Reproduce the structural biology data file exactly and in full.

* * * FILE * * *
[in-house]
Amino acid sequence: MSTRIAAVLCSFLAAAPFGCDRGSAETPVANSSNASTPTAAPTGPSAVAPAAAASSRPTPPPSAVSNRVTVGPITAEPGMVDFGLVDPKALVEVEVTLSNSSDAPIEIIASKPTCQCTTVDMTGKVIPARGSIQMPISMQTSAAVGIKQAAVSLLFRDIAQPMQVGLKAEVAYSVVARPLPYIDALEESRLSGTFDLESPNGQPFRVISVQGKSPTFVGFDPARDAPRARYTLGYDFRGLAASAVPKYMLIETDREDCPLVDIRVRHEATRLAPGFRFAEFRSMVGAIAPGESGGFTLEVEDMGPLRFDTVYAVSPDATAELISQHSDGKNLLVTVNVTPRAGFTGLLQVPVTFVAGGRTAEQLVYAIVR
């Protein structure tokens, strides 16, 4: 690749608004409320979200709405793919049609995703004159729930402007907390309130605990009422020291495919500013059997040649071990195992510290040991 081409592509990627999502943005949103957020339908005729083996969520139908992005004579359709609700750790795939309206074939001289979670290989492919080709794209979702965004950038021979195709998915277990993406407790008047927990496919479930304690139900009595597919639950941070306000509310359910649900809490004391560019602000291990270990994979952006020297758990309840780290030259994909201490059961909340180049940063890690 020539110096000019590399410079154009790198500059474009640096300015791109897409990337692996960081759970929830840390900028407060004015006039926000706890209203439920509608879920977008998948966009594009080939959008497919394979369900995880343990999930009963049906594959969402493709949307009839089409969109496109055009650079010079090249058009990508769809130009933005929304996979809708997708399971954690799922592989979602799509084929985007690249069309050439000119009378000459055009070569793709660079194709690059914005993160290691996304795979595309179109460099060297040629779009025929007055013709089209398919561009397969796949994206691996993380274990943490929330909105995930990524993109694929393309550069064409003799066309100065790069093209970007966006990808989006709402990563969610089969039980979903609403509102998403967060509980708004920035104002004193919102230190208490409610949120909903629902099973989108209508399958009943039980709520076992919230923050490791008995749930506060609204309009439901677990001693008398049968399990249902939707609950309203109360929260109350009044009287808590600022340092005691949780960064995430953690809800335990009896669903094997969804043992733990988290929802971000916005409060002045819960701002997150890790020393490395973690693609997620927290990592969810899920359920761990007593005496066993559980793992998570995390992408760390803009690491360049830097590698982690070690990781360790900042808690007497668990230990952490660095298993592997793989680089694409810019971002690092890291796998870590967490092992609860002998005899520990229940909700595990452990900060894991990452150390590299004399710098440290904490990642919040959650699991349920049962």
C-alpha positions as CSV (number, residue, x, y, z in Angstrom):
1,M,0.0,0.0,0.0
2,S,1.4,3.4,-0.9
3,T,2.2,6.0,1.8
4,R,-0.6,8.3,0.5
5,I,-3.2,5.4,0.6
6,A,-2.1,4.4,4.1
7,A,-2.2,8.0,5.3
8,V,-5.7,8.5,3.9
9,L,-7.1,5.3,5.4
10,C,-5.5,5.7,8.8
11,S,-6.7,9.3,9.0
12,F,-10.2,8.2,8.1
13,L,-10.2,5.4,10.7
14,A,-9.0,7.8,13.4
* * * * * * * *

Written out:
[in-house]
Amino acid sequence: MSTRIAAVLCSFLAAAPFGCDRGSAETPVANSSNASTPTAAPTGPSAVAPAAAASSRPTPPPSAVSNRVTVGPITAEPGMVDFGLVDPKALVEVEVTLSNSSDAPIEIIASKPTCQCTTVDMTGKVIPARGSIQMPISMQTSAAVGIKQAAVSLLFRDIAQPMQVGLKAEVAYSVVARPLPYIDALEESRLSGTFDLESPNGQPFRVISVQGKSPTFVGFDPARDAPRARYTLGYDFRGLAASAVPKYMLIETDREDCPLVDIRVRHEATRLAPGFRFAEFRSMVGAIAPGESGGFTLEVEDMGPLRFDTVYAVSPDATAELISQHSDGKNLLVTVNVTPRAGFTGLLQVPVTFVAGGRTAEQLVYAIVR
């Protein structure tokens, strides 16, 4: 690749608004409320979200709405793919049609995703004159729930402007907390309130605990009422020291495919500013059997040649071990195992510290040991 081409592509990627999502943005949103957020339908005729083996969520139908992005004579359709609700750790795939309206074939001289979670290989492919080709794209979702965004950038021979195709998915277990993406407790008047927990496919479930304690139900009595597919639950941070306000509310359910649900809490004391560019602000291990270990994979952006020297758990309840780290030259994909201490059961909340180049940063890690 020539110096000019590399410079154009790198500059474009640096300015791109897409990337692996960081759970929830840390900028407060004015006039926000706890209203439920509608879920977008998948966009594009080939959008497919394979369900995880343990999930009963049906594959969402493709949307009839089409969109496109055009650079010079090249058009990508769809130009933005929304996979809708997708399971954690799922592989979602799509084929985007690249069309050439000119009378000459055009070569793709660079194709690059914005993160290691996304795979595309179109460099060297040629779009025929007055013709089209398919561009397969796949994206691996993380274990943490929330909105995930990524993109694929393309550069064409003799066309100065790069093209970007966006990808989006709402990563969610089969039980979903609403509102998403967060509980708004920035104002004193919102230190208490409610949120909903629902099973989108209508399958009943039980709520076992919230923050490791008995749930506060609204309009439901677990001693008398049968399990249902939707609950309203109360929260109350009044009287808590600022340092005691949780960064995430953690809800335990009896669903094997969804043992733990988290929802971000916005409060002045819960701002997150890790020393490395973690693609997620927290990592969810899920359920761990007593005496066993559980793992998570995390992408760390803009690491360049830097590698982690070690990781360790900042808690007497668990230990952490660095298993592997793989680089694409810019971002690092890291796998870590967490092992609860002998005899520990229940909700595990452990900060894991990452150390590299004399710098440290904490990642919040959650699991349920049962």
C-alpha positions as CSV (number, residue, x, y, z in Angstrom):
1,M,0.0,0.0,0.0
2,S,1.4,3.4,-0.9
3,T,2.2,6.0,1.8
4,R,-0.6,8.3,0.5
5,I,-3.2,5.4,0.6
6,A,-2.1,4.4,4.1
7,A,-2.2,8.0,5.3
8,V,-5.7,8.5,3.9
9,L,-7.1,5.3,5.4
10,C,-5.5,5.7,8.8
11,S,-6.7,9.3,9.0
12,F,-10.2,8.2,8.1
13,L,-10.2,5.4,10.7
14,A,-9.0,7.8,13.4